The Pathway to U.S. Citizenship: How do I get there from here?

2 mins read

By Davis and Kathy Folsom

Accompanying this story is the U.S. Custom and Immigration Service’s pathway to citizenship poster.  

Note the second sentence begins with GENERAL in capital letters. The rules and “pathway” only apply to documented immigrants (those with a Green Card). 

There are many details and documentation requirements that can become challenging or roadblocks.  There are many different categories of visas and a variety of exceptions to the general rules.

At best the process is time consuming. For many it is prohibitively expensive.   

We know naturalized citizens in Beaufort who successfully applied and were approved on their own with only assistance from family members. Others have spent thousands of dollars, mostly in legal fees.   Most readers of The Island News are fluent in English and have dealt with difficult application forms.  If advising a friend, colleague, or neighbor one of your first questions should probably be, “Do you know anyone who has recently applied and been approved?”  Those people usually can be of great assistance.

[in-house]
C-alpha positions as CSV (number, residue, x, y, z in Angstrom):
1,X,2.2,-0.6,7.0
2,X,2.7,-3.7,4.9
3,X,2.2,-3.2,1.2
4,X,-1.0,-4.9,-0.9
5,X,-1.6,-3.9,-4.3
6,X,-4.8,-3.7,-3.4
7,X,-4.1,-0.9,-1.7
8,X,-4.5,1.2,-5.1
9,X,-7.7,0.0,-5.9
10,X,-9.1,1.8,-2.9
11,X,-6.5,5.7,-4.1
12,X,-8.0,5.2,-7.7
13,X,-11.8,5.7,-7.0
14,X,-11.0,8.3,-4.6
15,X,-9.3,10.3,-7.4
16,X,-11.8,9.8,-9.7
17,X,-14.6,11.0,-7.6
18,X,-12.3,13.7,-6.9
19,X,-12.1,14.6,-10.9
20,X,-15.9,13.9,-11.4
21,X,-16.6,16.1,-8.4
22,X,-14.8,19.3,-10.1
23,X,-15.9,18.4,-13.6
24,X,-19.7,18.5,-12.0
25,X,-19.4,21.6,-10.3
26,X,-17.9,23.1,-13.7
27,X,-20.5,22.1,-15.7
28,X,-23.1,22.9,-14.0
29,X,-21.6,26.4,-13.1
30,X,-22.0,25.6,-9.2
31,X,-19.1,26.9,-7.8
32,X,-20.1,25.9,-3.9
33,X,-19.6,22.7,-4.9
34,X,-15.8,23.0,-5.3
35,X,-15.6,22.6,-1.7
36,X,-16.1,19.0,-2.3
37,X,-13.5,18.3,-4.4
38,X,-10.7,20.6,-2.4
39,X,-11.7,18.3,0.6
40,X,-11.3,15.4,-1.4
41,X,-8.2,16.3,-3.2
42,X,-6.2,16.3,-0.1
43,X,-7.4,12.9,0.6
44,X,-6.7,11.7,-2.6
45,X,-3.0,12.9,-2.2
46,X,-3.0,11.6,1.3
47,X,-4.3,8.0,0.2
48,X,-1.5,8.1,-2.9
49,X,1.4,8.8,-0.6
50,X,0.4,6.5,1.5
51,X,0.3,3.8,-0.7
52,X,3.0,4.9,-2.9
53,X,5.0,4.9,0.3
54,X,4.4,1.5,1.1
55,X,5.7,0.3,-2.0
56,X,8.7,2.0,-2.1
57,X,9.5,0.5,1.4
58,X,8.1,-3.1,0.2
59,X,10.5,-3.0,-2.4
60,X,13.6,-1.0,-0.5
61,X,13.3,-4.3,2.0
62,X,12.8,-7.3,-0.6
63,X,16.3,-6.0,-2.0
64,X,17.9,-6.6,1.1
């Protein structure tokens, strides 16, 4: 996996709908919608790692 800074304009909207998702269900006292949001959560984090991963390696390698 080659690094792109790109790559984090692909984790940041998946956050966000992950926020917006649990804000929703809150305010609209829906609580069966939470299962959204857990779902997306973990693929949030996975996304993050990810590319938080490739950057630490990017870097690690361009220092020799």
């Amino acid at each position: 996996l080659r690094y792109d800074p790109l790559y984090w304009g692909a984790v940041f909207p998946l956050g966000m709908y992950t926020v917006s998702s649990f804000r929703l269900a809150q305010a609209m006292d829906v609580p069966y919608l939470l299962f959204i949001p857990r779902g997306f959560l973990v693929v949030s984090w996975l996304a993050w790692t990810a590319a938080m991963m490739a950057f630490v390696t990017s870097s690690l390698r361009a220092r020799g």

In general, lawfully admitted permanent residents (those with a Green Card) should carefully gather the information required on the N-400 application form, which includes information about their birth record, where they have lived, any changes in names, marriage status, and military service.

Names need to be consistent. Several people we know have used two last names on some documents and only one on others. This will likely cause problems when applying for citizenship. 

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